Majority of 50 largest landlords to implement government recommended increase.
Tenants face 8 per cent rent hike
Just four of England’s 50 largest social landlords are planning to protect tenants from significant rent increases next year.
Of the 21 largest stock-owning councils that responded to an Inside Housing survey, just three said they would not impose the maximum increase allowed, based on the retail price index as it stood last September, when it peaked at 5.6 per cent.
As a result, tens of thousands of council tenants will face eye-watering rises of more than 8 per cent. Rents on Newcastle’s 29,000 homes will go up by 8.2 per cent, while residents in Camden’s 23,000 homes will face a hike of 8.1 per cent.
Orbit Group was the only one of 18 housing association respondents that will not raise rents by the full amount. The 36,000-home landlord will limit the maximum increase for tenants to between 6 per cent and 6.5 per cent, citing a higher than usual RPI figure, meaning tenants will pay around £750,000 less than otherwise next financial year.
A further six councils have yet to reach a decision while the remaining 12 indicated that they were likely to use the Communities and Local Government department’s recommended formula.
Local authorities will take control of setting rents from central government this year as part of self-financing reforms, which will also see them take on £29.6 billion of historic housing revenue account debt.
While councils are free to set their own rents under the principles of self-financing, their inherited debt level is also determined by the CLG formula of RPI plus 0.5 per cent plus up to £2 a week, depending on how close council rents are to government-set ‘target’ rent levels. Councils choosing not to apply the formula could face problems servicing the debt.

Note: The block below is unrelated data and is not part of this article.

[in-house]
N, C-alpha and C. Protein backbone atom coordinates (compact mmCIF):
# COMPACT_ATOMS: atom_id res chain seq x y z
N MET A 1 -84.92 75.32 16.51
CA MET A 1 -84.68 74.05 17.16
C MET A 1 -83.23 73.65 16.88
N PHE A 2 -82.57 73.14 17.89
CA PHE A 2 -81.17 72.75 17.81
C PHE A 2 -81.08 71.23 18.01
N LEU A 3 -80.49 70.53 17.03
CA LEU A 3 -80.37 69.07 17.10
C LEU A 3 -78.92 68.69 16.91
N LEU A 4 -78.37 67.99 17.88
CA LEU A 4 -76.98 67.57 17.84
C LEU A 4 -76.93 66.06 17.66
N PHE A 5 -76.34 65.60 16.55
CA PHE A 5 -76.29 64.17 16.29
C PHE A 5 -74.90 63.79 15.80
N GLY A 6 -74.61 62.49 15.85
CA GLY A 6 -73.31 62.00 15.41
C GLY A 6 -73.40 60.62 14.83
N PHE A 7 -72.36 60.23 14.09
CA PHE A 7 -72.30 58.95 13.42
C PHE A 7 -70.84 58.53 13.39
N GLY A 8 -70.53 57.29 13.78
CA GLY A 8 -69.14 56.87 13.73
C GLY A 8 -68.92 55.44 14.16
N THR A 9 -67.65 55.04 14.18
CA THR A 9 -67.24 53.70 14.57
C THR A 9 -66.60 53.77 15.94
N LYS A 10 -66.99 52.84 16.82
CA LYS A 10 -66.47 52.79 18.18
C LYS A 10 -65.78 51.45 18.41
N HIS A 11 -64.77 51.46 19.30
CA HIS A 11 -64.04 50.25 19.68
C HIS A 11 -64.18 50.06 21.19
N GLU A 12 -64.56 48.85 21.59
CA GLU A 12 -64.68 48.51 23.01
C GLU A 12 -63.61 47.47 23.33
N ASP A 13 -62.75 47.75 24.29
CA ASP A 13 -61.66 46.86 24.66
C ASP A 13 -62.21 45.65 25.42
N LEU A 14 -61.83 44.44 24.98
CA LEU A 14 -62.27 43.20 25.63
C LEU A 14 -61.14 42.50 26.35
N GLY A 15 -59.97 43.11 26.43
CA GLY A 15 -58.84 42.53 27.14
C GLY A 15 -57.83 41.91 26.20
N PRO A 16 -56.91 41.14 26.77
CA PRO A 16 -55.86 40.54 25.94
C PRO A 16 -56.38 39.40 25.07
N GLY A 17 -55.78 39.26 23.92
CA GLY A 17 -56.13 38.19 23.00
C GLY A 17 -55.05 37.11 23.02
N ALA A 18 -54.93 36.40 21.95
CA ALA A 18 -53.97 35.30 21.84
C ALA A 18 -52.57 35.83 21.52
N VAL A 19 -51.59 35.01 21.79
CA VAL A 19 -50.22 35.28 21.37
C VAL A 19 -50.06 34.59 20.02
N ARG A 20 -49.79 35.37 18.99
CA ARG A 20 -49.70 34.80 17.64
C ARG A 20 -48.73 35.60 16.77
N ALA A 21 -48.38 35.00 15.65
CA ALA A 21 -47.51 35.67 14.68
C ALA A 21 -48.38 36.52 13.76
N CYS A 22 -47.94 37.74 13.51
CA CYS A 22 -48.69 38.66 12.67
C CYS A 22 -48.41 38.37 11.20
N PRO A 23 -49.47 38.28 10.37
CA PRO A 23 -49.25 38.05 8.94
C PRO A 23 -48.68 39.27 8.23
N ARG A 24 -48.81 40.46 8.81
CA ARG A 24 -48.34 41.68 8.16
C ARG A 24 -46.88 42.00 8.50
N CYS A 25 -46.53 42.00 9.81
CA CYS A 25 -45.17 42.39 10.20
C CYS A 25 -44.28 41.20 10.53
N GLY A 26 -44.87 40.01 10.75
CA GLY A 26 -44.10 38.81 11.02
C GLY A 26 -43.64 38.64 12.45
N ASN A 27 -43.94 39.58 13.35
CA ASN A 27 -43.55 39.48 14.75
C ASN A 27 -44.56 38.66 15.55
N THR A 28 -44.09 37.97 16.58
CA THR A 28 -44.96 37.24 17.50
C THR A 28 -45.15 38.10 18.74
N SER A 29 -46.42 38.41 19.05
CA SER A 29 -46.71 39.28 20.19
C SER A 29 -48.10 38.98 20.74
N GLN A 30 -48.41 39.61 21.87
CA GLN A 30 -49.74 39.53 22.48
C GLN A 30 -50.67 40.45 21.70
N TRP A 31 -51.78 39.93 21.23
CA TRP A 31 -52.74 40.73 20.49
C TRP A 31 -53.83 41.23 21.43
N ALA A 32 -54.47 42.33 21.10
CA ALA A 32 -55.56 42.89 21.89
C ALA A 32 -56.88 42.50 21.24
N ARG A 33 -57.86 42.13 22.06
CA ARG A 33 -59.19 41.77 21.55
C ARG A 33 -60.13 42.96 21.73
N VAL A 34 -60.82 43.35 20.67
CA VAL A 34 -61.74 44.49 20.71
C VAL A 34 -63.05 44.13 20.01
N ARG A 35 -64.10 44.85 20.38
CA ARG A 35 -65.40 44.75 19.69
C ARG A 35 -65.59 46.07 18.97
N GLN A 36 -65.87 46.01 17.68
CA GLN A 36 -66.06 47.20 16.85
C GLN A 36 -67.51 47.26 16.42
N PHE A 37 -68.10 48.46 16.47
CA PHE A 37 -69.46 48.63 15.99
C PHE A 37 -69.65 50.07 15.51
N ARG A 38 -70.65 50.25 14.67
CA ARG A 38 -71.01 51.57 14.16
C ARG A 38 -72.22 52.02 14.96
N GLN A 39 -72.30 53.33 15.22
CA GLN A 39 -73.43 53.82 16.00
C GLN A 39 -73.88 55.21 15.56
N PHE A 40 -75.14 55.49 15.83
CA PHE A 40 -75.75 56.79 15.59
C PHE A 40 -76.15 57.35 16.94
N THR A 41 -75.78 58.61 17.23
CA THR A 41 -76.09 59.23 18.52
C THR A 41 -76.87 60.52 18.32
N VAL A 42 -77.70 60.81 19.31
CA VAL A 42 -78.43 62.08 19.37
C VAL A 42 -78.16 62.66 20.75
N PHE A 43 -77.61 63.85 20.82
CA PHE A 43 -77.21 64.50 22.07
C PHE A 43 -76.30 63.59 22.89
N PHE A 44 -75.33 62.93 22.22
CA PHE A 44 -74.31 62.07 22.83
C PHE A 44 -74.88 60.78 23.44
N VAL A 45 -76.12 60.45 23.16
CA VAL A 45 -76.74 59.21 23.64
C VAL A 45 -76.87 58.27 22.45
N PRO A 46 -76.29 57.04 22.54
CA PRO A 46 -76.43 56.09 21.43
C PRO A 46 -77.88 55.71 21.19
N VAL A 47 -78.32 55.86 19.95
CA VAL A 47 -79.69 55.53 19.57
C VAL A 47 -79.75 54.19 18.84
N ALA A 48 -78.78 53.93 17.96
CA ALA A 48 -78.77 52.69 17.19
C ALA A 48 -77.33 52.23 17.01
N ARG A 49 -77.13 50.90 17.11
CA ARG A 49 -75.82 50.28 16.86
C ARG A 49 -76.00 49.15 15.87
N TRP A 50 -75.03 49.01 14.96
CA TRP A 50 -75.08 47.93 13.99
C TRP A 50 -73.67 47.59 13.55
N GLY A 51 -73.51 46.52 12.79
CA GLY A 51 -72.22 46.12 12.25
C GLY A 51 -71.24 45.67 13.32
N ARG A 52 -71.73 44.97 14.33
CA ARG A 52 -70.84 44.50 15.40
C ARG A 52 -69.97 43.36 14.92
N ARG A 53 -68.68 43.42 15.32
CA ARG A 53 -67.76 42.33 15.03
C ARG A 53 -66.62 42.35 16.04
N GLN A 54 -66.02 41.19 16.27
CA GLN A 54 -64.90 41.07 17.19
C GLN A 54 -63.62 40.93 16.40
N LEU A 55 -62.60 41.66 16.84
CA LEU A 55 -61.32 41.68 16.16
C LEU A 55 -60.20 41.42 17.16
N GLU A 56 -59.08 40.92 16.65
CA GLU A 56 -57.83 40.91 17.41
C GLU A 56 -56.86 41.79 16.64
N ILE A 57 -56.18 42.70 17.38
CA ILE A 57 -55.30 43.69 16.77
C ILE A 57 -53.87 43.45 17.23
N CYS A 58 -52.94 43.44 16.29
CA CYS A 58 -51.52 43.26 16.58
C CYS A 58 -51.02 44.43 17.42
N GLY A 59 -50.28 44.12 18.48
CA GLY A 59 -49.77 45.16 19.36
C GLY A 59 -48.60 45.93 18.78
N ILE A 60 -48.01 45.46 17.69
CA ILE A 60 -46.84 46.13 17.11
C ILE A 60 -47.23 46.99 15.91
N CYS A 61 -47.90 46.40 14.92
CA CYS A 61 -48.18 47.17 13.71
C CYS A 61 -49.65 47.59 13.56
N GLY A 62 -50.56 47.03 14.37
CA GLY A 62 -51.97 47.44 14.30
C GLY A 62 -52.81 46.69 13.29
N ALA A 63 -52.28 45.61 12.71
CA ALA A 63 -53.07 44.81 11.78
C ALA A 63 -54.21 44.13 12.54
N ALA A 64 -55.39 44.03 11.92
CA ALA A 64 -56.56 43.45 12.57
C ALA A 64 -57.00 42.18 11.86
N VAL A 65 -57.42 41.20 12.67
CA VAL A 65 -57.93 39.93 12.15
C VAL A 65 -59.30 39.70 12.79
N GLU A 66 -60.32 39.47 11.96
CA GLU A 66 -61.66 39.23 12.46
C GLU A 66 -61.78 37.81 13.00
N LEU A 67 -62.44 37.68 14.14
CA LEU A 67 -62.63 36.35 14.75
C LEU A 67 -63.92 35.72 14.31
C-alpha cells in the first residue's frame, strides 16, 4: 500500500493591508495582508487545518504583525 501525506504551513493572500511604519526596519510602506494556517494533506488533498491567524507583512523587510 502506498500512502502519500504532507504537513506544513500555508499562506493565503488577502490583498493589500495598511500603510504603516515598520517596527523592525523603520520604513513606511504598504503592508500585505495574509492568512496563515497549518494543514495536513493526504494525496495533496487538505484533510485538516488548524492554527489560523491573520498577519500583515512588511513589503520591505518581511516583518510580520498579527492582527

Despite the impact on tenants, Steve Partridge, director of financial policy at the Chartered Institute of Housing, urged councils to apply the full increase. ‘The main message from us is that now might not be the time to mess around with rents,’ he said, adding that councils may struggle to make up the difference in future years.
Despite this, Doncaster Council, which has 21,000 homes, plans to limit its increase to an average of just 5.6 per cent, resulting in £1.67 million of lost rental income in 2012/13.
A council spokesperson said it could afford to repay its HRA debt of around £58 million ‘due to the reductions which have been achieved in management and maintenance costs’.
Sandwell Council has also chosen not to follow the formula, while a London council, which did not wish to be identified, said it was unlikely to do so.
Tim Willis, a director at housing consultancy Altair, said limiting rent increases was politically driven. ‘Local authorities do have that choice, but it has a long-term impact because they’ll have a lower base next year,’ he added.